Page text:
Caitlyn Jenner, the transgendered celebrity recently named Woman of the Year by Glamour Magazine, told Buzzfeed that "the hardest part about being a woman is figuring out what to wear."

I've been female since I was conceived.  I do spend a frustrating amount of time figuring out what to wear, but I heard Jenner's statement and I despaired.  How is this trivial foolishness so readily accepted as courage and truth? Men and women are created in the image of God, and they are who they are because of who God made them, and not because of how they are perceived.

Because that is what Jenner is talking about: perception. That is what, I'm afraid, most people (liberal, conservative, and everything in between) think of when they think of what it means to be a man or to be a woman:  whether we can make people believe that that's what we are, by how we dress, or how we act, or how we respond to them, or how we can make them feel.

But none of this is what makes a man a man, or a woman a woman. 

I spent a long time making a list of things which are harder for women than Jenner's stated burden of figuring out which crotch-camouflaging outfit to buy with an endless wardrobe budget. I came up with a good many struggles which are actually innate to women (mostly having to do with fertility or lack of fertility), and a good many more that have to do with how society perceives us. 

But ultimately, it doesn't matter. Many of the things on my list were things which make us suffer, but which also strengthen us, teach us about our worth, and which give us purpose and direction, or at very least something to offer up. Many of the things on my list were not really unique to women, but which men and women both struggle with, in various ways. All of them are things which will bring us closer to God, if we approach them the right way.

The one I kept going back to was #44 on my list: Being tired.

I'm tired. So tired. So tired of getting further and further away from the goal of just being free to be a human being.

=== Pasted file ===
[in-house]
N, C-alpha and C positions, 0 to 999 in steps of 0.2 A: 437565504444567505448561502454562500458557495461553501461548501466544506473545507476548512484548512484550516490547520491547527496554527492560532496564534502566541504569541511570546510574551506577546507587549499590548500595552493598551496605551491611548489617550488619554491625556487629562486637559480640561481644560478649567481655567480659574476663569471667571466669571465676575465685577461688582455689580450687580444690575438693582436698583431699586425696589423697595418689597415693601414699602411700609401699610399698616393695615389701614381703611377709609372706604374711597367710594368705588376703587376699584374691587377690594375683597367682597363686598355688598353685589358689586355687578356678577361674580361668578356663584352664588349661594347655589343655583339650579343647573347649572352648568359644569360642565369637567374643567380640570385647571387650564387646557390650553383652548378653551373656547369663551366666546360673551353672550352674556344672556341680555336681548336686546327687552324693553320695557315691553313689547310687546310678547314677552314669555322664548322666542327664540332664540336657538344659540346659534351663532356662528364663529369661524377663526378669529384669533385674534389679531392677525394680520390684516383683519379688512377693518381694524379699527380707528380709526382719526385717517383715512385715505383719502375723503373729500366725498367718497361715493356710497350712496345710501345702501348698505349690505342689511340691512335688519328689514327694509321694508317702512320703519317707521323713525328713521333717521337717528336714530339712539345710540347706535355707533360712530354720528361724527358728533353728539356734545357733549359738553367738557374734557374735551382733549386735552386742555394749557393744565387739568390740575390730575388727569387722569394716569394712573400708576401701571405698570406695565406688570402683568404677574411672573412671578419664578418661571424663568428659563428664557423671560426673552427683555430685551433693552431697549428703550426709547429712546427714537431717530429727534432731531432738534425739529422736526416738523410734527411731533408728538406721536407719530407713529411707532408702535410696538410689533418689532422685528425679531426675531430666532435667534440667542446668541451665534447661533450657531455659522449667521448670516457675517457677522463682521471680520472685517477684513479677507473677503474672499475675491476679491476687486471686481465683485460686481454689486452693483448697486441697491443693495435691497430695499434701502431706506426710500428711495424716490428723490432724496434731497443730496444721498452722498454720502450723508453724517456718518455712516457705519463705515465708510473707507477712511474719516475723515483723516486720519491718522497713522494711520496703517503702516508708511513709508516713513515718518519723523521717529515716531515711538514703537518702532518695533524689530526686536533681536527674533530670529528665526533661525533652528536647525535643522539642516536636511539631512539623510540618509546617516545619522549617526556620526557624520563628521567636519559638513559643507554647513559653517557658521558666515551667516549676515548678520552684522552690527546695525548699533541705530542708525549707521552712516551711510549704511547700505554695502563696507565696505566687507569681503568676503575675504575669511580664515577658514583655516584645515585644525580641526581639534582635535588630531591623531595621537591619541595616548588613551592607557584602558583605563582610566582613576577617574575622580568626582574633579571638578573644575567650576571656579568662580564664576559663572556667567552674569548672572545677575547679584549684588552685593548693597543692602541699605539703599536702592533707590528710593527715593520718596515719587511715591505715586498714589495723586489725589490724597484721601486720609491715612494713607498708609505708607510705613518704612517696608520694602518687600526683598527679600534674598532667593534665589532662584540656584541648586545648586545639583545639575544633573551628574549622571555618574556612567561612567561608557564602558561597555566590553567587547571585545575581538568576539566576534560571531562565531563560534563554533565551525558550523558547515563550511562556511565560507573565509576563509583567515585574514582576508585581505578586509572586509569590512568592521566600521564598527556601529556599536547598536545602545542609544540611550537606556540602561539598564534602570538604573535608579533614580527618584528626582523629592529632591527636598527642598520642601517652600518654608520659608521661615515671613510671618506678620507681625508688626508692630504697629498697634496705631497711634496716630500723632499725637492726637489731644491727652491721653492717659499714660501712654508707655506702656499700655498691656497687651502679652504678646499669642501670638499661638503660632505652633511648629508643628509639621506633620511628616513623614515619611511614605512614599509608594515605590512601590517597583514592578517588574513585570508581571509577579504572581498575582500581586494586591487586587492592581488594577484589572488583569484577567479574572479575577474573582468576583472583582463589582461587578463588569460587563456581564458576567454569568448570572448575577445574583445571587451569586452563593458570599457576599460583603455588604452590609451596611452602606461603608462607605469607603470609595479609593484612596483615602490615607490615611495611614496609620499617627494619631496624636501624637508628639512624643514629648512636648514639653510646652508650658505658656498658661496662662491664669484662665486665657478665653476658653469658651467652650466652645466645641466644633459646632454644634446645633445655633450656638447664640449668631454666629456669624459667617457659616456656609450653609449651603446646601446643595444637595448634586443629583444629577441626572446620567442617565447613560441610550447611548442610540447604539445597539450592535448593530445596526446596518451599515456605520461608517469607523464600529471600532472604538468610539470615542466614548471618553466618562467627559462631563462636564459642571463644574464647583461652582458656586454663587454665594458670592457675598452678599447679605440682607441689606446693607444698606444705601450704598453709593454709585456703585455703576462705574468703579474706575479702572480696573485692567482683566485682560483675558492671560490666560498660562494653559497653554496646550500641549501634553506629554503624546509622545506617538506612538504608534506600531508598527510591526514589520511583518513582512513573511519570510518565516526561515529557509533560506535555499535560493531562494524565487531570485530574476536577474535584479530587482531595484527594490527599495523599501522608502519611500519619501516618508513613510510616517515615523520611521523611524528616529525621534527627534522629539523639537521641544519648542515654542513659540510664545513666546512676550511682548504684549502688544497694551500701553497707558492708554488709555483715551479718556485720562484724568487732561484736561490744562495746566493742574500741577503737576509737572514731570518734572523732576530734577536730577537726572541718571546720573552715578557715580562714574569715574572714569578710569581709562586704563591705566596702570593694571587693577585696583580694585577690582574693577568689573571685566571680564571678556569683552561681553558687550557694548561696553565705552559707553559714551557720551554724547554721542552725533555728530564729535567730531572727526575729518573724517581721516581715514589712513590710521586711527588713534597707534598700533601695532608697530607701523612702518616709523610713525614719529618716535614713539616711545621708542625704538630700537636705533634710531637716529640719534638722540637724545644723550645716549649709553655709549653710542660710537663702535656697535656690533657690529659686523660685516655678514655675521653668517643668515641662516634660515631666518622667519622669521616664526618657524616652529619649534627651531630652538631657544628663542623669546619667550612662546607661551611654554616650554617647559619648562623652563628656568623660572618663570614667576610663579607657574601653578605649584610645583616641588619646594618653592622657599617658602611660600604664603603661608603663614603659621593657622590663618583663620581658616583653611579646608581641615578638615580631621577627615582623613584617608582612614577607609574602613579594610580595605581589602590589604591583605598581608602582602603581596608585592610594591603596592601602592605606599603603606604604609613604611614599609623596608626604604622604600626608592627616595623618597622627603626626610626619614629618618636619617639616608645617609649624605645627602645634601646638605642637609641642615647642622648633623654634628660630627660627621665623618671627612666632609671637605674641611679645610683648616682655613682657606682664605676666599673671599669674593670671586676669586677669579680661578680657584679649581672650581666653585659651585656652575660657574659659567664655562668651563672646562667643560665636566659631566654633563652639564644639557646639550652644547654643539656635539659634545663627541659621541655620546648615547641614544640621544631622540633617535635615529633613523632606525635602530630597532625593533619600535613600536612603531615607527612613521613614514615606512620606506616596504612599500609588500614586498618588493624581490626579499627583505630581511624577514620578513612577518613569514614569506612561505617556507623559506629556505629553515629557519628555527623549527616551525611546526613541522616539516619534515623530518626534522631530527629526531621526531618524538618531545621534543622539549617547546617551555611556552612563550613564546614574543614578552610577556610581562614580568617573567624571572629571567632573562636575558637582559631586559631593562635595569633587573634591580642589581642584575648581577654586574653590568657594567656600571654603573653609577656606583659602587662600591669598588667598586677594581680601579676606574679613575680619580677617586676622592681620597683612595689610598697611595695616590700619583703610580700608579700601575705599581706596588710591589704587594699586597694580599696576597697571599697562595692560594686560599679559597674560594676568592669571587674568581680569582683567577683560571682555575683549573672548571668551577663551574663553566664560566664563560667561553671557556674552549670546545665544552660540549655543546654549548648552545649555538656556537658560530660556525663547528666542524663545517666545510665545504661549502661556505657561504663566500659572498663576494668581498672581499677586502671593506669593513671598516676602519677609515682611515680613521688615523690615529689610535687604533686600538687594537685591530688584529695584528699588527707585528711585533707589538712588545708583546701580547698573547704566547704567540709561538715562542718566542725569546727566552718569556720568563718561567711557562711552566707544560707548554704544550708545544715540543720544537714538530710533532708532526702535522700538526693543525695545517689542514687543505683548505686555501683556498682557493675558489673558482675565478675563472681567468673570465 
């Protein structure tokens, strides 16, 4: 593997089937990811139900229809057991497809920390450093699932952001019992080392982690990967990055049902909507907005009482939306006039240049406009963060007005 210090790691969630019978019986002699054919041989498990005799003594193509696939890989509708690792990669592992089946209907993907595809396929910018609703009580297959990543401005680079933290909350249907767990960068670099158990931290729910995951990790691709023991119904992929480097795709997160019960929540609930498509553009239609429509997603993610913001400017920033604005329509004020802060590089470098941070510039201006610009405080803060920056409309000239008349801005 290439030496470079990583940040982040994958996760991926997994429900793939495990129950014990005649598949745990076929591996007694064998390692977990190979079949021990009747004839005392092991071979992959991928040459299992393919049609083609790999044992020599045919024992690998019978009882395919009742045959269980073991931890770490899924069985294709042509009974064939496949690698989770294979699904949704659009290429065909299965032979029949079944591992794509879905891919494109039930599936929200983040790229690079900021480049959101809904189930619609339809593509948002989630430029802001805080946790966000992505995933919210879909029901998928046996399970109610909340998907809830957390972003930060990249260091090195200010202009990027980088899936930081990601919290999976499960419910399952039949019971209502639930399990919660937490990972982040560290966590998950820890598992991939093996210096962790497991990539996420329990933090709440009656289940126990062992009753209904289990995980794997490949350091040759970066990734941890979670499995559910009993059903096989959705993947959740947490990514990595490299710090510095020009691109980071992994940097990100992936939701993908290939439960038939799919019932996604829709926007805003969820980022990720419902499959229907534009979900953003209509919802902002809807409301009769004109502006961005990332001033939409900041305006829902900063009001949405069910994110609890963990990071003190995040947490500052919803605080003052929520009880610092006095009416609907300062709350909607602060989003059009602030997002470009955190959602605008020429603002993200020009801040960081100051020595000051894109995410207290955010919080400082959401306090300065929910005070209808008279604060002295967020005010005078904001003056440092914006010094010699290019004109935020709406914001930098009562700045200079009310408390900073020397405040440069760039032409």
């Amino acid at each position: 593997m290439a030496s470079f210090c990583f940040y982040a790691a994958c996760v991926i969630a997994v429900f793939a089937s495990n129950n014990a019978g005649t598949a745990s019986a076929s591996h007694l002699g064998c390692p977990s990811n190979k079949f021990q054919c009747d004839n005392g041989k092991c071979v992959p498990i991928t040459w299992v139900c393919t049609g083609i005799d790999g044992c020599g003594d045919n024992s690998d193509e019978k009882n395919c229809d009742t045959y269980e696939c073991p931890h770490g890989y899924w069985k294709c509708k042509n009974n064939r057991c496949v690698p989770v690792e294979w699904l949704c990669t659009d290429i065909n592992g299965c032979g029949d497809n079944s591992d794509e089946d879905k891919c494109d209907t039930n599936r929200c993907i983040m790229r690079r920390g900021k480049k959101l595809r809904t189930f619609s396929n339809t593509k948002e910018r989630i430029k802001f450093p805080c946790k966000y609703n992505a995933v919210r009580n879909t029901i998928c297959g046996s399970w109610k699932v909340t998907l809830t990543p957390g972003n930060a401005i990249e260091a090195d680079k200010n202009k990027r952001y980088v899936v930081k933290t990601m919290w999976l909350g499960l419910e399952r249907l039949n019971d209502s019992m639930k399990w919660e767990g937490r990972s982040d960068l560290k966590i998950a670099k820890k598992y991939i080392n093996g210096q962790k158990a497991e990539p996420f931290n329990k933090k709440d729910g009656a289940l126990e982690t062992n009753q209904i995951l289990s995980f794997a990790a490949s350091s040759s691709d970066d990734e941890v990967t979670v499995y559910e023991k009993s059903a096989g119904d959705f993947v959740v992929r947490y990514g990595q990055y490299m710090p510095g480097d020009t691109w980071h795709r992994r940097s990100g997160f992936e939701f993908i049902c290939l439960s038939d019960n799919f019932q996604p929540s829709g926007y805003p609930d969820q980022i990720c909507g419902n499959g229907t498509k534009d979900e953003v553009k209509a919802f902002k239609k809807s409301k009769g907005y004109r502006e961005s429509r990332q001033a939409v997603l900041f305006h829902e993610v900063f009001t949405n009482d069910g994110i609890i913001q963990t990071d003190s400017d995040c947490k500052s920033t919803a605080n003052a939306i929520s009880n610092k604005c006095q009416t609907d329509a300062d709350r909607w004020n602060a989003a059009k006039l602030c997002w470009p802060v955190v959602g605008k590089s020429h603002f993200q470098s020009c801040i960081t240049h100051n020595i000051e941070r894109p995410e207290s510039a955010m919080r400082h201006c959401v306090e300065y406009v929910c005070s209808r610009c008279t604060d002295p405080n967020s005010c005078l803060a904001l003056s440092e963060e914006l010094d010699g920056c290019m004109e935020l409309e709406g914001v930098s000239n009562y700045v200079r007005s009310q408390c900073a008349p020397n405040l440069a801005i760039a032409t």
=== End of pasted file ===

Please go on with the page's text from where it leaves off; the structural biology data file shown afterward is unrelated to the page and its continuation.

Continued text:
Because I'm an optimist, I often feel like we're finally getting somewhere -- that maybe there is room in the world for women who are ready to deal with the inevitable sorrows of their life, to accept the crosses and contradictions of their sex, and to focus on getting to heaven and bringing their families with them. That maybe a working mom and a stay-at-home mom can be friends; maybe a thin woman and a fat woman can hang out; maybe a feminist and a traditionalist can laugh at the same joke. It feels, sometimes, like we're getting somewhere.

And then we hear, once again, that old, old, old old lie: It's all about the dress. It's all about the hair, and the lipstick, and the heels. That you can be a woman as long as you get the look right.

For many people, "the look" is not material things, like clothes, or hair, or jewelry. For many people, "the look" is a tone of voice, a skill, an attitude or a set of priorities, or a way of approaching the world.  As I said before, many people think that who we are, man or women, is determined by how we act, or how we respond to other people, or how we can make other people feel. Many people -- men and women alike -- believe that if you create a certain impression of yourself to other people, then you are a "real man" or a "real women" . . . and if you can't or don't, then you're not.

Well, when I was a zygote, I was female. I was as feminine then as I am today at age 40. When I do something -- anything at all -- I do it as a woman. There is no such thing as me doing something like a man. I'm just me, doing things, and I'm a woman. I'm just me, feeling things. I'm just me, acting and thinking and feeling and behaving like me. And I am a woman. 

It sounds stupid because it's stupidly simple; and it's so stupidly simple that most people don't want to hear it. This nutty "you are whatever you say you are" nonsense is just the ugly cousin of "you are whatever I say you are" which conservatives have been trying to push on women for millennia. Same song, different verse.

 I don't pretend to know the answer when transgendered people are suffering, feeling like their identities and their bodies don't match up. I feel sorry for them. But I do know that who we are is who we are, and how other people perceive us has nothing to do with who we are.